Not ‘in a strop’: understanding why teenagers behave the way they do

10 October 2018

Today is World Mental Health Day, and this year’s theme is ‘young people and mental health in a changing world’. How is a changing world affecting teenagers? Where to begin?

Social media, exam pressures, job uncertainty, loss of recreational and community services and an increasingly tense and divisive political atmosphere all play their part. And that’s just the external world. Teenagers’ own private worlds are also rapidly changing, neurologically, psychologically and physiologically.

Mental health problems affect around one in ten children and young people, but shockingly, 70% of them have not had appropriate intervention.

What is clear is that we can’t just dismiss teenagers as being ‘moody’ or ‘stroppy’. Teenage mental health needs to be understood, as this is this first step towards intervening effectively.

However, when we don’t understand the reasons for teenage behaviour, it can be tempting to complain about it rather than try to understand. Here, we shed light on some of the common complaints parents may have about their teenage children.

Teenagers are lazy and their sleep pattern is all over the place!

Teenagers can struggle with sleep and actually need more than adults. If you notice a huge shift in sleep patterns, this can be a sign that they are not mentally healthy and may need some extra support.

If you notice changes to their social life, eating habits or school grades, these can also be signs that your teenager is struggling with their mental health. The first step is to speak to a GP and Norwood can offer advice and services where needed (see more below).

Teenagers don’t want to talk about their day!

It is totally normal for a teenager to not want talk in great detail. It is all part of their development from child to adult and a continuation of their move towards independence. Even if they aren’t communicating as much as you’d like, remember not to dismiss or attack their responses, as this will shut communication down.

If you want to have a conversation with your child, but feel anxious that they will shut you down, you could try chatting in the car. Taking the face-to-face element out will help both you and your child feel less pressure.

Teenagers are moody and over sensitive!

Being a teenager is a roller-coaster, and as a parent, sometimes it can feel like you don’t know if you are talking to an adult or a toddler. However, these mood swings are a normal part of their development – think of them like a pendulum swinging between dependence and independence as they mature into adults.

In her book, ‘The Teenage Brain’, Frances Jensen says: “Your child is experiencing for the first time the effects of hormones, not yet having learned how to control them. This control will eventually involve the frontal lobes which will dampen the swings but this area, is not yet fully available to them.”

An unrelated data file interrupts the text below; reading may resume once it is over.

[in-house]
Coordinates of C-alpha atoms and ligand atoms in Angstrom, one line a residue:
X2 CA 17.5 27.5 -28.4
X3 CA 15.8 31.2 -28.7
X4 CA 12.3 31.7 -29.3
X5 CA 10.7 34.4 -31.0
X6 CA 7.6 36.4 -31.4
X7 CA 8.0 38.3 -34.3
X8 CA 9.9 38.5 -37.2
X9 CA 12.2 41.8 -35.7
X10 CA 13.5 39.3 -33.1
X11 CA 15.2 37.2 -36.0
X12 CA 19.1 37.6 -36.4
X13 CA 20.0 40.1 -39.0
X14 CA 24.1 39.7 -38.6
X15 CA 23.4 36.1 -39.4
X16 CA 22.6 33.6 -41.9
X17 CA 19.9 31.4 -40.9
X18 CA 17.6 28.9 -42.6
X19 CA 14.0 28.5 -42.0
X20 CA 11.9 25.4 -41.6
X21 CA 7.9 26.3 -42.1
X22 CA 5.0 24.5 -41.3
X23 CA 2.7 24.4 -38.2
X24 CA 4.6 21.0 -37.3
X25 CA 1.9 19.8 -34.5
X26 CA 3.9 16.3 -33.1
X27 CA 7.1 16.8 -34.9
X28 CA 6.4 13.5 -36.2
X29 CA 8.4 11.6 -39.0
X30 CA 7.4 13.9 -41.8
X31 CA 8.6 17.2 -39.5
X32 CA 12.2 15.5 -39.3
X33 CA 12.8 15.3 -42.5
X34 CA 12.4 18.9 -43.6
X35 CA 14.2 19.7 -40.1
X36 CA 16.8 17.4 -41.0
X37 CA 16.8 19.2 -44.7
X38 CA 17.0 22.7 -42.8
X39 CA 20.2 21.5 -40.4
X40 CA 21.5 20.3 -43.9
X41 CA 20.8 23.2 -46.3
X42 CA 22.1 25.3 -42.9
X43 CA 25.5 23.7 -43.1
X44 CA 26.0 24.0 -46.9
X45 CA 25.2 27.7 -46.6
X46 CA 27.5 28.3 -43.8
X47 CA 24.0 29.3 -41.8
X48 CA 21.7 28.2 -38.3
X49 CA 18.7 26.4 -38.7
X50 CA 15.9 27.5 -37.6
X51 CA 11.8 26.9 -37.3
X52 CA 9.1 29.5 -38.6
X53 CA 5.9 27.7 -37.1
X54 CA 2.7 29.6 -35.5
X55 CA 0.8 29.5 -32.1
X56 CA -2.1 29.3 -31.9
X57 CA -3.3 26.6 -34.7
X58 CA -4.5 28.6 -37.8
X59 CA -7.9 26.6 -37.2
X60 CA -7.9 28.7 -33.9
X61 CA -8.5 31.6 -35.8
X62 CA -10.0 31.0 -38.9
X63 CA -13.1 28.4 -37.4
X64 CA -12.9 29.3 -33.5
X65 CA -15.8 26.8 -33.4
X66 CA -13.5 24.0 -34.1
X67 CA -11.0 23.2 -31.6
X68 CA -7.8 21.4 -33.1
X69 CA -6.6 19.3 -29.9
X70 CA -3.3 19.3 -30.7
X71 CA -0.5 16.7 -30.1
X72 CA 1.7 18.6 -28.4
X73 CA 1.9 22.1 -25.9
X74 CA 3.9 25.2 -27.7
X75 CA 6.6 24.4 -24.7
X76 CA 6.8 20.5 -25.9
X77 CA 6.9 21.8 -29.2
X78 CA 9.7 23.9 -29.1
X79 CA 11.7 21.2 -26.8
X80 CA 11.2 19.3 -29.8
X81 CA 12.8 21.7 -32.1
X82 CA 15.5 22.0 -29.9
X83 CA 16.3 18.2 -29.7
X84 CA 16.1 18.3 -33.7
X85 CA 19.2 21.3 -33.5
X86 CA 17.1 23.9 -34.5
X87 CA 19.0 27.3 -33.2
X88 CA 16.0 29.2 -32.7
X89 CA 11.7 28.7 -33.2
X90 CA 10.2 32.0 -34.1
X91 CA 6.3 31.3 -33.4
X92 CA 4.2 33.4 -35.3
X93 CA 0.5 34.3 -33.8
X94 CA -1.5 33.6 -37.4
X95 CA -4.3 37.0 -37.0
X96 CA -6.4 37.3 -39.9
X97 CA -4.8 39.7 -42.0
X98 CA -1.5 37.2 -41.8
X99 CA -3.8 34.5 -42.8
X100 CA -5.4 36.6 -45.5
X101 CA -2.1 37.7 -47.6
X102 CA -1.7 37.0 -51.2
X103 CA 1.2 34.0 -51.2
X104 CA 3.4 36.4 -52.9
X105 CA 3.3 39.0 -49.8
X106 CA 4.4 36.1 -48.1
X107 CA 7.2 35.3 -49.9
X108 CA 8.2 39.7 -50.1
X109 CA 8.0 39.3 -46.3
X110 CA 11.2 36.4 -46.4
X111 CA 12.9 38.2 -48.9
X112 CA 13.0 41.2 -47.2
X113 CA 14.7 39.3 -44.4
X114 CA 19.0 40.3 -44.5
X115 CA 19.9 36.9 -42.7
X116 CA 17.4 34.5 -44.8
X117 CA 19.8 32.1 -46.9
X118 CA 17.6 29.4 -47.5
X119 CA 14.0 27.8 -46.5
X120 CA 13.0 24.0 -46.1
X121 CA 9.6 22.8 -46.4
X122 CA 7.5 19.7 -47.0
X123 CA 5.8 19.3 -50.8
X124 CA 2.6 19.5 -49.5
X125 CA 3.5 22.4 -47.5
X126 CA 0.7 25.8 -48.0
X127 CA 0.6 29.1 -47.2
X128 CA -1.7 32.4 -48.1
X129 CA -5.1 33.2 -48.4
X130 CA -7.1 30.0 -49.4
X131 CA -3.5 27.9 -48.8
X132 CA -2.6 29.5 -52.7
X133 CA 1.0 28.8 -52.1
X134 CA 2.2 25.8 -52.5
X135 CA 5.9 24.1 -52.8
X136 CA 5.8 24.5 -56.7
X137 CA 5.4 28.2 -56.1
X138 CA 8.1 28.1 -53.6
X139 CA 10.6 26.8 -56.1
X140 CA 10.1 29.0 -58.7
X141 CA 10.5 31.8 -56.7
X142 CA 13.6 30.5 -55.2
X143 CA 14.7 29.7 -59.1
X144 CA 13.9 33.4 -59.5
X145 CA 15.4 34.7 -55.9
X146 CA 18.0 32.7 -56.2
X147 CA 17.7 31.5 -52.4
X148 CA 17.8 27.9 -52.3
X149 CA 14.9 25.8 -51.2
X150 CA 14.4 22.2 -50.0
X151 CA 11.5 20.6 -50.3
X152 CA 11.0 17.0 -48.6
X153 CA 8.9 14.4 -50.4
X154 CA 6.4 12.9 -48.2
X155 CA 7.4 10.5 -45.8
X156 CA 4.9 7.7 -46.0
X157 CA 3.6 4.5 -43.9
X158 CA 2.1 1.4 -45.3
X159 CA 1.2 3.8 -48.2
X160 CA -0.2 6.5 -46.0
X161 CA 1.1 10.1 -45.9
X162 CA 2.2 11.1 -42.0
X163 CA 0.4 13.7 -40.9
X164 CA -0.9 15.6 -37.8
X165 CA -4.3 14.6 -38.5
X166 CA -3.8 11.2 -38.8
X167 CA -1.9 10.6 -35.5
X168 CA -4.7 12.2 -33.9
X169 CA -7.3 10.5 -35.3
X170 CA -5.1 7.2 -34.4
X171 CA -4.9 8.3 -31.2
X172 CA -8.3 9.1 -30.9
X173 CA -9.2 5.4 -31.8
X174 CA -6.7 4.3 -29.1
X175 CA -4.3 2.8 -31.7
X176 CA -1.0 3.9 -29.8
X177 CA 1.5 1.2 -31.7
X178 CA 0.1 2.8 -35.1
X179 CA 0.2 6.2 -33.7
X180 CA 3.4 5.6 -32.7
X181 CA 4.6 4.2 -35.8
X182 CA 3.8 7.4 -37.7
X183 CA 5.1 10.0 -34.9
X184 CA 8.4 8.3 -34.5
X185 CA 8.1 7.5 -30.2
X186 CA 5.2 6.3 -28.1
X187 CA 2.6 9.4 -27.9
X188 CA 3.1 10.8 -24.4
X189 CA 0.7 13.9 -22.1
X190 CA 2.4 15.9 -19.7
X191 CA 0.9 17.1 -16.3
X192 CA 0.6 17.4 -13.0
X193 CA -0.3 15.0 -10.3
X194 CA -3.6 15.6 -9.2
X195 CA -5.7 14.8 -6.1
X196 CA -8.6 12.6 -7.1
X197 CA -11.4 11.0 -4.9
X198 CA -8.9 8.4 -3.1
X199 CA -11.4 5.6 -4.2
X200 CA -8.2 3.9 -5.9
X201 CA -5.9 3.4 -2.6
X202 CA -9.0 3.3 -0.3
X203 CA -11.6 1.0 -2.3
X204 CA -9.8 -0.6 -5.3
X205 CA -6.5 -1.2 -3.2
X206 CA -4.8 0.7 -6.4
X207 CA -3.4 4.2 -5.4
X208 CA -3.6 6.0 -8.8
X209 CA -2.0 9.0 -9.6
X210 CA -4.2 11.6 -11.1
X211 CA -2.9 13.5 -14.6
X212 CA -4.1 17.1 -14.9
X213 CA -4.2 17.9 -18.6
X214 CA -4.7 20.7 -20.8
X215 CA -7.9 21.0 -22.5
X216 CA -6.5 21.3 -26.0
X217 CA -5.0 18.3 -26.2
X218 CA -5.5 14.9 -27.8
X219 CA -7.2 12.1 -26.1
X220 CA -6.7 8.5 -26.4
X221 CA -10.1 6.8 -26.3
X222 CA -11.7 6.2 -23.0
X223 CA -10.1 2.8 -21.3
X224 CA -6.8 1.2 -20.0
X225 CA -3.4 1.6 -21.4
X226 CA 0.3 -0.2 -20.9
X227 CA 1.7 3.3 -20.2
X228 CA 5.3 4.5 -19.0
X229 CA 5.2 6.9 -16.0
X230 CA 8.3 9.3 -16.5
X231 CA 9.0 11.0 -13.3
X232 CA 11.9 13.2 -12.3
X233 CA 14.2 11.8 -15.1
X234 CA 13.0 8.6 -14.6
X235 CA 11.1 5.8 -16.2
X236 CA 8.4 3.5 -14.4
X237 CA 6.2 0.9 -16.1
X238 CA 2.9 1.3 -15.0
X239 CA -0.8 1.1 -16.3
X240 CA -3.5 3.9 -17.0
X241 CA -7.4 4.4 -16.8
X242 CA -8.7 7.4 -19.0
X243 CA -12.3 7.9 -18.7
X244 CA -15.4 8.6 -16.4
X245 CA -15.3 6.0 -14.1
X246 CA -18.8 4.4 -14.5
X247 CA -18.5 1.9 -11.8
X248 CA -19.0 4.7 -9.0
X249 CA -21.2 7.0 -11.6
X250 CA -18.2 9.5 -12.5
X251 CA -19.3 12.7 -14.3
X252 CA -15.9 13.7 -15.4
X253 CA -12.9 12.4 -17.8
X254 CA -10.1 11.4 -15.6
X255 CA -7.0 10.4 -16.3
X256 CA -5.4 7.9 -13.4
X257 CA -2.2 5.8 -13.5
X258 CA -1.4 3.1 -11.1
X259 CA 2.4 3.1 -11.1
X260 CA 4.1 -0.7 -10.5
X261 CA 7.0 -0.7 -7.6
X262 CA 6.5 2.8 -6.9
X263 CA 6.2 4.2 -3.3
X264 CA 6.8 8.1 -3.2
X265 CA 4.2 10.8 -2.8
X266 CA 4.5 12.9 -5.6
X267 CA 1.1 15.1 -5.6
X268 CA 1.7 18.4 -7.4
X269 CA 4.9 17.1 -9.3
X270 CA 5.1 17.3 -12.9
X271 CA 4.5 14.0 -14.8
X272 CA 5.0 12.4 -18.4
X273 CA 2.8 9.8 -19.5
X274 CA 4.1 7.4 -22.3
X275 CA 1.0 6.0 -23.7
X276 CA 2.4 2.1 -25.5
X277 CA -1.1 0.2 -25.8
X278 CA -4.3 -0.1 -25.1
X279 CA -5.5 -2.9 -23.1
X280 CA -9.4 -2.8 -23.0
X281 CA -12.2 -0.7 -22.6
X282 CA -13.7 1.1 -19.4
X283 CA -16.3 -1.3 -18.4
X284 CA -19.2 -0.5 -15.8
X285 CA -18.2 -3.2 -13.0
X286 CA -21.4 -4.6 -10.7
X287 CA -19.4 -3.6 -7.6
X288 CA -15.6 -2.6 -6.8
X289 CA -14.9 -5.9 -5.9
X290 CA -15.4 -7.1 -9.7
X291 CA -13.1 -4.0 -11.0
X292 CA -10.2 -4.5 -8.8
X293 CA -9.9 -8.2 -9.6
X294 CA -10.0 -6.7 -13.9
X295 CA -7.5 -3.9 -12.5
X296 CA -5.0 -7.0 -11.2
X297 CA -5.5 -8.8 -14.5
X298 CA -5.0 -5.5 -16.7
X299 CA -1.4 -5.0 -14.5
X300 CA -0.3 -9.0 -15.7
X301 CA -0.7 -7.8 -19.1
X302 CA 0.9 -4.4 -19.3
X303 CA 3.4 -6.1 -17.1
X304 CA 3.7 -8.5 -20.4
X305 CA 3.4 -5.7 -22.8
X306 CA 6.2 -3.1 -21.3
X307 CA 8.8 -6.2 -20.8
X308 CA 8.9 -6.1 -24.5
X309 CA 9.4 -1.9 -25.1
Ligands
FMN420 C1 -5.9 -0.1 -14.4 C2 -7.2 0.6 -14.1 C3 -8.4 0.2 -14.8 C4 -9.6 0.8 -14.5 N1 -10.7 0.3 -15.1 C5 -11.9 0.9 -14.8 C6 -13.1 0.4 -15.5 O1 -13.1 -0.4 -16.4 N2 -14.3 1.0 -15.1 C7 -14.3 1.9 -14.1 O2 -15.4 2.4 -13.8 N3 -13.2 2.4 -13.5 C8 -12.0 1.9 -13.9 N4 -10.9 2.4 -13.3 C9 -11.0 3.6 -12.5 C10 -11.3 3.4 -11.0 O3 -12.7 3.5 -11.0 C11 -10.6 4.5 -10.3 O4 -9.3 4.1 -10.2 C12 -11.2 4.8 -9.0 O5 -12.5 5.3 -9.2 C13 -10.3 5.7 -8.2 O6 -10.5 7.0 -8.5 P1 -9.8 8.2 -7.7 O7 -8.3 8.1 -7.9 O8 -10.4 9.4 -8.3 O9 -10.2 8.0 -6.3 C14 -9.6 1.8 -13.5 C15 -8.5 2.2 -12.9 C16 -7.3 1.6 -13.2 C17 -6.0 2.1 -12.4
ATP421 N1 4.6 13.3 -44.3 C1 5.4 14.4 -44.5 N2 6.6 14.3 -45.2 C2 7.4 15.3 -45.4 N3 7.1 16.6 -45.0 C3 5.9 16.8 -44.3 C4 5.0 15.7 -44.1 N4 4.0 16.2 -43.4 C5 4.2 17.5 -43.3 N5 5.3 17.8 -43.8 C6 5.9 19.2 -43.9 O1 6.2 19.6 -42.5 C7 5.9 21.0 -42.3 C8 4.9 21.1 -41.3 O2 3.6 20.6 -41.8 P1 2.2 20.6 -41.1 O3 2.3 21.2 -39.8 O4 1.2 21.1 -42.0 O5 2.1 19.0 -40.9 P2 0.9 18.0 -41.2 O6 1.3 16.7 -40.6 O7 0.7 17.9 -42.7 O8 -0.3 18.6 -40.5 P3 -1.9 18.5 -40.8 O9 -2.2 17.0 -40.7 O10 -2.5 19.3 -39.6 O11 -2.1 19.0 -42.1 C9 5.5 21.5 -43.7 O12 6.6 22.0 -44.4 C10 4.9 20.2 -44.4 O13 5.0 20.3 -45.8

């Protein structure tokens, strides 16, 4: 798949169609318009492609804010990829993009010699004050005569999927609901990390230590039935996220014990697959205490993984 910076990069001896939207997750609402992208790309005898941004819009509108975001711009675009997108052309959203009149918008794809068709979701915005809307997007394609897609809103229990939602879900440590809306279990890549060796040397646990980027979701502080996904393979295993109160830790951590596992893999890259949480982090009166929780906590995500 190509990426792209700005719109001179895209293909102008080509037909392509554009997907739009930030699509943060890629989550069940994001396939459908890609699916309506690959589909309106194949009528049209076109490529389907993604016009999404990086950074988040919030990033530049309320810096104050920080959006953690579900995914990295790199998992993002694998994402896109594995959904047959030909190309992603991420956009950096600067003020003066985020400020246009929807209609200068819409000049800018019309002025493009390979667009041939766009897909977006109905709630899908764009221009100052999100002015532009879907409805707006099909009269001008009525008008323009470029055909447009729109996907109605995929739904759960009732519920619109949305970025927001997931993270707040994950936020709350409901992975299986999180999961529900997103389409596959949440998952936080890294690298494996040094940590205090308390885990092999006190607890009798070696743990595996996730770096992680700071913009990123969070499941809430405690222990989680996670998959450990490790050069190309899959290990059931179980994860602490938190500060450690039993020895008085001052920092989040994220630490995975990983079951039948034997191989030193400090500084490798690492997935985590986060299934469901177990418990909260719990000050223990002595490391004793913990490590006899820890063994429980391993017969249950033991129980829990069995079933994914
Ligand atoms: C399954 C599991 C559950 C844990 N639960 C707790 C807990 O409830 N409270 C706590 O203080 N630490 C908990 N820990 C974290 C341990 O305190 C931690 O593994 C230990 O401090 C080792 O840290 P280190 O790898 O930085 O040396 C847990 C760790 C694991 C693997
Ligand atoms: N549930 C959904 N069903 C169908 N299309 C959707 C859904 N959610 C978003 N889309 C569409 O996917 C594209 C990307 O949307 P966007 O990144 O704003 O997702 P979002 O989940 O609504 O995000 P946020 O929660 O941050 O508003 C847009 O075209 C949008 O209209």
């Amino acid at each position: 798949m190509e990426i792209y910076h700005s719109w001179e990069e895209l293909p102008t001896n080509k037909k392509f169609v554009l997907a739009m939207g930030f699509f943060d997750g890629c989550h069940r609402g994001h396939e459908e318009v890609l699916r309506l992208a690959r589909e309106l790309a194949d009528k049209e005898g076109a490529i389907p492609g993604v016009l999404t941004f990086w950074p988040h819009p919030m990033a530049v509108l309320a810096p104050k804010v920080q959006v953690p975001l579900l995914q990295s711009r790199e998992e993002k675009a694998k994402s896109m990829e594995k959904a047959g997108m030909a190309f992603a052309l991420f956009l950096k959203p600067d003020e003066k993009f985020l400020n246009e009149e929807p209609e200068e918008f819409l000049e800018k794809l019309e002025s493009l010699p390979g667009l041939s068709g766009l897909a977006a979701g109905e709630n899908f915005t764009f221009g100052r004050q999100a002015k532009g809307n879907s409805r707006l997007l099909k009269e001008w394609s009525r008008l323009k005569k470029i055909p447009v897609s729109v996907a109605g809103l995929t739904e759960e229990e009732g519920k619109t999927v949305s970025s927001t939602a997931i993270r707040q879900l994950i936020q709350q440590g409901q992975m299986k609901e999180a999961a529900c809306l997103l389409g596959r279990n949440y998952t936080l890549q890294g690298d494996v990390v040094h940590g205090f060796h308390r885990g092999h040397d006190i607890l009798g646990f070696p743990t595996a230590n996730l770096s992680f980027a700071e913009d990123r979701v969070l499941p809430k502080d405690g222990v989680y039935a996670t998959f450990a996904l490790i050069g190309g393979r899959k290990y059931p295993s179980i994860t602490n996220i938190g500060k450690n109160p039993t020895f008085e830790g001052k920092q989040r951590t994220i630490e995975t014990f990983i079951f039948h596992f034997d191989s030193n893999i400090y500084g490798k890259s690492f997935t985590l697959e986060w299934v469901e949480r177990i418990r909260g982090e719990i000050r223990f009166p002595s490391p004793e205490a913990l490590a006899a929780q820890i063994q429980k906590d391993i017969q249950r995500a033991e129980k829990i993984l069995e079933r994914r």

Teenagers reject their parents!

 Again, this is all part of growing up. During adolescence, teenagers will start to separate from their parents as they prepare for adult life. Rather than taking this personally, it is important to understand that they are striving for independence and getting themselves ready for the outside world. As hard as it is, it is actually developmentally appropriate for them to reject family to some extent.

While you want to maintain discipline, it is helpful to try and avoid conflict, apart from major issues. Step back and remember that every stage of your child’s development, from a baby to now, will pass.

Stay away from teenagers!

Although it is a challenging time for both teenager and parent, it is important to not close yourself off. They may be giving you all the signs that they want you to go away, but actually, they need you now more than ever. Parental presence in badly needed and you should do whatever you can to make sure they know you are always there for them.

Although they are striving for independence, it is incredibly important for a parent to remain available to their child. Make it clear that you are available to talk whenever they want.

Good mental health allows young people to develop the resilience to cope with whatever life throws at them. No teenager (or parent) is the same, but understanding some of the reasons for teenage behaviour is key to offering them the right support. It is vital to remember that emotional wellbeing is just as important as physical wellbeing.

Norwood is here for young people and families affected by mental health issues. Find out more about the services we offer, look here.

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